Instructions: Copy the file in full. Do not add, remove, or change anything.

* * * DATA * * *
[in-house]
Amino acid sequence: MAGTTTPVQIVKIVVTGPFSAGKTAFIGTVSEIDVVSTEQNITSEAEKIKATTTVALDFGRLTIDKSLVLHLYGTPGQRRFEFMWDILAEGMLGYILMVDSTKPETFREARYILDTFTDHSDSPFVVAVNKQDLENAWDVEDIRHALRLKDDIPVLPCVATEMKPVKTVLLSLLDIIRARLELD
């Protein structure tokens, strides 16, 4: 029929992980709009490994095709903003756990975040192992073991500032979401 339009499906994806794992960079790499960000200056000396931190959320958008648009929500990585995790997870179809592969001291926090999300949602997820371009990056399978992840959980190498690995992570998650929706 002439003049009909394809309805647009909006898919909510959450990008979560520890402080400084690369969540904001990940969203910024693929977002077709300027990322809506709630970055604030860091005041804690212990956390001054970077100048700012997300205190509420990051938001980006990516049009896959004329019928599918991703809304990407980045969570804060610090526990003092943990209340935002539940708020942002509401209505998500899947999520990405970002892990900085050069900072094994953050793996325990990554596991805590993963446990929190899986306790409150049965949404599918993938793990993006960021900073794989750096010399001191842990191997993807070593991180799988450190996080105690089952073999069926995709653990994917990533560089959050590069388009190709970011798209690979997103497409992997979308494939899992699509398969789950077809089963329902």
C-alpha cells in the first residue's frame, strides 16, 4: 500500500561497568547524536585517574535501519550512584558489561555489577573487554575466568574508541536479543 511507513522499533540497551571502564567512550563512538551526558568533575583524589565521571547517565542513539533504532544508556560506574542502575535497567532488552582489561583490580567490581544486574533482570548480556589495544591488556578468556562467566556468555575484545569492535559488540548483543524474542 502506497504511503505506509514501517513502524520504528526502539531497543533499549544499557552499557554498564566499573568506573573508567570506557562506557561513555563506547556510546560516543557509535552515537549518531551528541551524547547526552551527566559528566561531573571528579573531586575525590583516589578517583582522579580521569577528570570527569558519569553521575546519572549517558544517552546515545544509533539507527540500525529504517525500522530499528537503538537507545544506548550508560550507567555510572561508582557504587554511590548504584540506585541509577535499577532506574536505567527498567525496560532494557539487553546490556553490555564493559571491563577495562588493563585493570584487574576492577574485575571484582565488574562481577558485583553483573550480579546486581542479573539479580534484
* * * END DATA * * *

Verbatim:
[in-house]
Amino acid sequence: MAGTTTPVQIVKIVVTGPFSAGKTAFIGTVSEIDVVSTEQNITSEAEKIKATTTVALDFGRLTIDKSLVLHLYGTPGQRRFEFMWDILAEGMLGYILMVDSTKPETFREARYILDTFTDHSDSPFVVAVNKQDLENAWDVEDIRHALRLKDDIPVLPCVATEMKPVKTVLLSLLDIIRARLELD
């Protein structure tokens, strides 16, 4: 029929992980709009490994095709903003756990975040192992073991500032979401 339009499906994806794992960079790499960000200056000396931190959320958008648009929500990585995790997870179809592969001291926090999300949602997820371009990056399978992840959980190498690995992570998650929706 002439003049009909394809309805647009909006898919909510959450990008979560520890402080400084690369969540904001990940969203910024693929977002077709300027990322809506709630970055604030860091005041804690212990956390001054970077100048700012997300205190509420990051938001980006990516049009896959004329019928599918991703809304990407980045969570804060610090526990003092943990209340935002539940708020942002509401209505998500899947999520990405970002892990900085050069900072094994953050793996325990990554596991805590993963446990929190899986306790409150049965949404599918993938793990993006960021900073794989750096010399001191842990191997993807070593991180799988450190996080105690089952073999069926995709653990994917990533560089959050590069388009190709970011798209690979997103497409992997979308494939899992699509398969789950077809089963329902």
C-alpha cells in the first residue's frame, strides 16, 4: 500500500561497568547524536585517574535501519550512584558489561555489577573487554575466568574508541536479543 511507513522499533540497551571502564567512550563512538551526558568533575583524589565521571547517565542513539533504532544508556560506574542502575535497567532488552582489561583490580567490581544486574533482570548480556589495544591488556578468556562467566556468555575484545569492535559488540548483543524474542 502506497504511503505506509514501517513502524520504528526502539531497543533499549544499557552499557554498564566499573568506573573508567570506557562506557561513555563506547556510546560516543557509535552515537549518531551528541551524547547526552551527566559528566561531573571528579573531586575525590583516589578517583582522579580521569577528570570527569558519569553521575546519572549517558544517552546515545544509533539507527540500525529504517525500522530499528537503538537507545544506548550508560550507567555510572561508582557504587554511590548504584540506585541509577535499577532506574536505567527498567525496560532494557539487553546490556553490555564493559571491563577495562588493563585493570584487574576492577574485575571484582565488574562481577558485583553483573550480579546486581542479573539479580534484